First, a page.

U.S. securities regulators, under pressure from human rights activists, are expanding scrutiny of foreign firms seeking to raise money in U.S. capital markets.
The Securities and Exchange Commission recently said that it is looking more closely at foreign firms doing business in rogue nations such as Sudan, Iraq and Libya to ensure the firms fully disclose the financial risks when attempting to sell securities to U.S. investors. This could result in foreign firms revealing more information, though it would amount to enforcement of existing rules rather than an expansion of disclosure requirements.
The SEC moved in response to criticism that foreign firms were not making clear their risks of doing business in rogue nations.
Activists, who have turned to securities regulation as a tool for pressuring companies to withdraw from controversial investments, said this marks the first time the SEC has publicly singled out concerns over human rights, national security or religious freedom as a trigger for closer examination of a foreign firm's application to list its stock in U.S. markets.
Adam Pener, a senior analyst at the William J. Casey Institute, a conservative think tank in Washington, said the SEC is sending a powerful warning to companies and fund managers that these political risks are "materially relevant to investors."
There was no immediate outcry on Wall Street because the SEC decision, although a symbolic victory for the human rights community, didn't appear to create onerous new standards for foreign firms trying to raise money in the U.S. Investors said it should, however, make it easier to evaluate foreign firms that often don't have the same level of openness as U.S. firms.
"This is a good step," said Chris Orndorff, a managing principal at Payden & Rygel, a Los Angeles money management firm. "The only people it's going to deter are those people that may have something to hide."
The SEC, which explained its actions in a letter sent last week to Sudan critic Rep. Frank R. Wolf (R-Va.), has shied away from restricting access to U.S. capital markets, arguing that it would have a chilling effect on global investments or spark retaliation by foreign governments.
An SEC spokesman, who asked not to be named, downplayed the significance of its move. The regulatory agency said it is not creating new rules.
To ensure compliance, the SEC said it would examine more closely any listing application from foreign firms that are doing business in countries sanctioned by the United States, such as Sudan, Iraq and Iran. In the past, U.S. regulators have conducted "selected reviews" of foreign listing applications because of limited resources.
The SEC also plans to amend its rules to require all foreign firms to file listing documents electronically. That will make it easier for investors to scrutinize those documents.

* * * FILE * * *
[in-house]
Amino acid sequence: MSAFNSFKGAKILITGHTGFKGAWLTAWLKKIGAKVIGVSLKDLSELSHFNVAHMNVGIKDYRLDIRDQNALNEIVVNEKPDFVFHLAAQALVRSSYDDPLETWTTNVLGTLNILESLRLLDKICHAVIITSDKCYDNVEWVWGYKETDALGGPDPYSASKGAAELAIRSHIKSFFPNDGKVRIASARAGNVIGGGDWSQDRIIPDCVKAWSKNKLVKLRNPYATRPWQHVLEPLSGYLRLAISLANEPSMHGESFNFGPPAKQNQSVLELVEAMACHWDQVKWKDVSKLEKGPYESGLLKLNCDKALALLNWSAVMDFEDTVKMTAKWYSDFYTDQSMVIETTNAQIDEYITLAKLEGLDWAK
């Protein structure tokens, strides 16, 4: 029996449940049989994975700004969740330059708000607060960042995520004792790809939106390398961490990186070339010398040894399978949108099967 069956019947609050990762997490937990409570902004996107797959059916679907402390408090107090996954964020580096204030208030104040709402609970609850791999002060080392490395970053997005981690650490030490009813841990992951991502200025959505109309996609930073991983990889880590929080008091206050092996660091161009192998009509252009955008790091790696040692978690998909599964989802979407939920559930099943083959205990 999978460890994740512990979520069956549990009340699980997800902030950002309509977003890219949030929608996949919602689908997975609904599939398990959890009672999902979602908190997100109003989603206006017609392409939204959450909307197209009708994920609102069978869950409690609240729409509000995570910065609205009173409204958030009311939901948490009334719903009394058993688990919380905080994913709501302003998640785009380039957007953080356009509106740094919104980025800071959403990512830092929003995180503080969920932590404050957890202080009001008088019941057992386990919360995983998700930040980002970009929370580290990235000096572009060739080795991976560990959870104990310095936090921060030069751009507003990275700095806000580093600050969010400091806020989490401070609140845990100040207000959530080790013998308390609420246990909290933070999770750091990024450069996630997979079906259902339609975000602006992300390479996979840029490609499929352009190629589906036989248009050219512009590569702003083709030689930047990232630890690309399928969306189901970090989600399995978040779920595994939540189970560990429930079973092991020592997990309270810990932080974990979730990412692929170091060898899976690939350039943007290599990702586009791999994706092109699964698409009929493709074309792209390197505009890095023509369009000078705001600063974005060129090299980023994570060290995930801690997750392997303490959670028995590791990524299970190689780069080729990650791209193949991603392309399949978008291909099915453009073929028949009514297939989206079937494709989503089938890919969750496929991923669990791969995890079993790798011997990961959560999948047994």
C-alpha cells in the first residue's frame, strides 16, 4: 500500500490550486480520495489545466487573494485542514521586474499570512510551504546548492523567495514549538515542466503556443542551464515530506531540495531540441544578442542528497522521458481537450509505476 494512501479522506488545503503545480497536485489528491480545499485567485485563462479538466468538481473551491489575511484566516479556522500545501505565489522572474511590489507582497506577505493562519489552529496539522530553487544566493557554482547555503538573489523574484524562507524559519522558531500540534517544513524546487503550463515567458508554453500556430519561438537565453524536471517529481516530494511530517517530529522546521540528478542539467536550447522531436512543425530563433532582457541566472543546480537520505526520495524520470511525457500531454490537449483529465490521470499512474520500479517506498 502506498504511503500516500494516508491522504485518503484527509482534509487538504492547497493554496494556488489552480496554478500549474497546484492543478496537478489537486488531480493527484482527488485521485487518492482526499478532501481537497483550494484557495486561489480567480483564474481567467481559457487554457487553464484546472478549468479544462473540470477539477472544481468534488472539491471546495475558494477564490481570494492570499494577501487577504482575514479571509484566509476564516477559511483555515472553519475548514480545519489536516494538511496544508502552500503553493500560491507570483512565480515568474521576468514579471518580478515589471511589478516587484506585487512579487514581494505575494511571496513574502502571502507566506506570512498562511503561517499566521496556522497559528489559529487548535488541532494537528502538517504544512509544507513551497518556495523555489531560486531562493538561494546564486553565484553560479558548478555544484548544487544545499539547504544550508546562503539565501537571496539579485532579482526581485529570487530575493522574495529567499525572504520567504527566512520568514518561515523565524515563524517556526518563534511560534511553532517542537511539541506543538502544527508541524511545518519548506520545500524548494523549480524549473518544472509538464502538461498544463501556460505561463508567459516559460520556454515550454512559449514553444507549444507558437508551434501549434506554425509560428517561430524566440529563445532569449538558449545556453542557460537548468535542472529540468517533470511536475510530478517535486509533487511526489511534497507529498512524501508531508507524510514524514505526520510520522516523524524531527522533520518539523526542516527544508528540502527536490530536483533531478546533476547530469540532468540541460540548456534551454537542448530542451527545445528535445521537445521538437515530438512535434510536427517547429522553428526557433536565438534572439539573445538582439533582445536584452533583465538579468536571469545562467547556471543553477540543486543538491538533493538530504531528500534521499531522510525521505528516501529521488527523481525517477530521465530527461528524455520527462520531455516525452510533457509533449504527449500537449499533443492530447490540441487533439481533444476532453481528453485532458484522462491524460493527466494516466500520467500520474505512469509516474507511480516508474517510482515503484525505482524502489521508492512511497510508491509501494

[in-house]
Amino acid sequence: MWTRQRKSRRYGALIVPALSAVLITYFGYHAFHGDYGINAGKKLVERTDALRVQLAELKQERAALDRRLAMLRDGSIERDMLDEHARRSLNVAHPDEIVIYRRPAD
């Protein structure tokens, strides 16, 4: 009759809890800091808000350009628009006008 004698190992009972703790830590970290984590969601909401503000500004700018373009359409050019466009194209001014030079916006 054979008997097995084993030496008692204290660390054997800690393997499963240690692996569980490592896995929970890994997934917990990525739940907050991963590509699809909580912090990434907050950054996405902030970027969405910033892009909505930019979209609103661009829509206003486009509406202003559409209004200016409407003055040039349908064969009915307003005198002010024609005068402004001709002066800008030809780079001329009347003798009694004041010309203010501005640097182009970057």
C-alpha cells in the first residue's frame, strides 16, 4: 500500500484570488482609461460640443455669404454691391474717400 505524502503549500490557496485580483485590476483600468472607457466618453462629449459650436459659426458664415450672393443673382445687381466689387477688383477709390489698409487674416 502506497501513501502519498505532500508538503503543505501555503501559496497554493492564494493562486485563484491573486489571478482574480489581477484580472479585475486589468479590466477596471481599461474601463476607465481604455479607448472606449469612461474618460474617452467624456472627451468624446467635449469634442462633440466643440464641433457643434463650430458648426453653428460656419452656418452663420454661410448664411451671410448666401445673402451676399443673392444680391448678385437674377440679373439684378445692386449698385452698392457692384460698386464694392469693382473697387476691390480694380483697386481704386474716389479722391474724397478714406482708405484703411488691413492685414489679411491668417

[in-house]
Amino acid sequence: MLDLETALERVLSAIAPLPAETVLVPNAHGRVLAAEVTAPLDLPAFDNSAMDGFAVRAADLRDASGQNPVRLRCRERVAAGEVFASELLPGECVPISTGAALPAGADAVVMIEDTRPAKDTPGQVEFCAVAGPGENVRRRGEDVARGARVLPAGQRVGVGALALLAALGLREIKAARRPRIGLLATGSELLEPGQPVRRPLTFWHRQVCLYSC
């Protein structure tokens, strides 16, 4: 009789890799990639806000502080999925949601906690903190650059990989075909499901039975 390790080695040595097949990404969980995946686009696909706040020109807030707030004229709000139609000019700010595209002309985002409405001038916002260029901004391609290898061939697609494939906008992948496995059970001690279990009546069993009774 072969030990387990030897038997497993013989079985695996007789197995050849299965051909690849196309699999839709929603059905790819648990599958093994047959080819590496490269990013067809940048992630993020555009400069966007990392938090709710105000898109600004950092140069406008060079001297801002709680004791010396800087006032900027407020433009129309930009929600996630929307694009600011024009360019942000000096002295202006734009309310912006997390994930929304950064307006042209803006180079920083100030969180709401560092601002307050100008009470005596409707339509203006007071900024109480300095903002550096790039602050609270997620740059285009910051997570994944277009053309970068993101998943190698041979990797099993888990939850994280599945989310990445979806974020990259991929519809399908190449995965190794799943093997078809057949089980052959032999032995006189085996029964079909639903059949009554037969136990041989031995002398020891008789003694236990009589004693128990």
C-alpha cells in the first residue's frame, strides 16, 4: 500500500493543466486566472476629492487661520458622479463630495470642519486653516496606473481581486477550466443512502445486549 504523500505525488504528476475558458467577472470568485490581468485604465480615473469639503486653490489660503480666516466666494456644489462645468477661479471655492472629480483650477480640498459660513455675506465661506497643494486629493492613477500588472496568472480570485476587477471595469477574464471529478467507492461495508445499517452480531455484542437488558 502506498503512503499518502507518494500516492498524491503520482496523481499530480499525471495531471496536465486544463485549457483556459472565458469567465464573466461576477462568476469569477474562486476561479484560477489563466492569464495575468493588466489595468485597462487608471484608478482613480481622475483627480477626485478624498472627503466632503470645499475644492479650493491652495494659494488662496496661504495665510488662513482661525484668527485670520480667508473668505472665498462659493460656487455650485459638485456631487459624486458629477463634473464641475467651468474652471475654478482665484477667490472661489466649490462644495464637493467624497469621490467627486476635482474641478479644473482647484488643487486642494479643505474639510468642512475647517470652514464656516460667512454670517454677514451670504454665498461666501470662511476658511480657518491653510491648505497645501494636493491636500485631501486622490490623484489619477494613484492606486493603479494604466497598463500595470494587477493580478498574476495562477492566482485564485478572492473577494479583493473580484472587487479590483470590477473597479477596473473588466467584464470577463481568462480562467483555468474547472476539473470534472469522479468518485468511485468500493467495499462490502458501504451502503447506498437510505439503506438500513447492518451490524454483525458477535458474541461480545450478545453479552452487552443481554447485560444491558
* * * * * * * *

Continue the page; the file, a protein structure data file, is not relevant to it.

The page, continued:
The SEC said its move reflected the evolving concerns of the investor community and the increasingly global nature of the stock markets. In the 1970s, for example, regulators looked more closely at a company's exposure to tobacco-related liabilities. More recently, it was the Y2K computer bug scare.
The SEC's actions would affect just a tiny slice of the U.S. capital market. The 1,310 foreign firms listed in the U.S. or in the filing pipeline represent less than 1% of all publicly traded firms, though the overseas share has risen sharply in recent years as the global flow of capital has increased. And those operating in sanctioned countries are a small fraction of those foreign filers.
The SEC is under pressure from Sudan critic Wolf to take action against Chinese oil giant PetroChina and Canada's Talisman Energy Inc. Both firms, listed on the New York Stock Exchange, are accused of supporting human rights abuses through their investments in oil-rich Sudan.
U.S. sanctions prohibit U.S. firms from doing business in that impoverished African country, whose government is accused of using its oil profits to support a campaign of international terrorism and genocide against its political opponents. But the U.S. doesn't prevent foreign firms operating in Sudan or other sanctioned countries from seeking access to U.S. capital markets, arguing it would trigger a backlash among its trading partners and could violate its international obligations.
The SEC said it had forwarded Wolf's request to its enforcement division and would not discuss whether an investigation of those firms was underway.
Dave Mann, a spokesman for Calgary-based Talisman, said the firm is confident it has not violated any SEC disclosure rules. A spokesperson at Goldman Sachs, the lead underwriter for the PetroChina offering, said the firm had no comment.
The SEC acknowledged that the Sudan controversy had forced regulators to confront the increasingly complex and often contradictory pressures created by U.S. concerns over national security, the promotion of democracy and the commitment to maintaining open markets. The SEC has spoken to officials in the Treasury Department, which oversees U.S. economic sanctions, about creating an interagency group to look into the Sudan issue.
The California Public Employees' Retirement System (CalPERS), the nation's largest pension fund and a leader in promoting corporate governance, said Friday it welcomed any move by the SEC that would help U.S. investors make educated decisions about their foreign exposure.
At the urging of state Treasurer Phil Angelides, CalPERS, which controls a $160-billion portfolio, is expanding its criteria for assessing future investments in developing countries. By the end of this year, the CalPERS board hopes to have a formula for weighing such factors as the transparency of government regulatory activities, political stability and labor practices.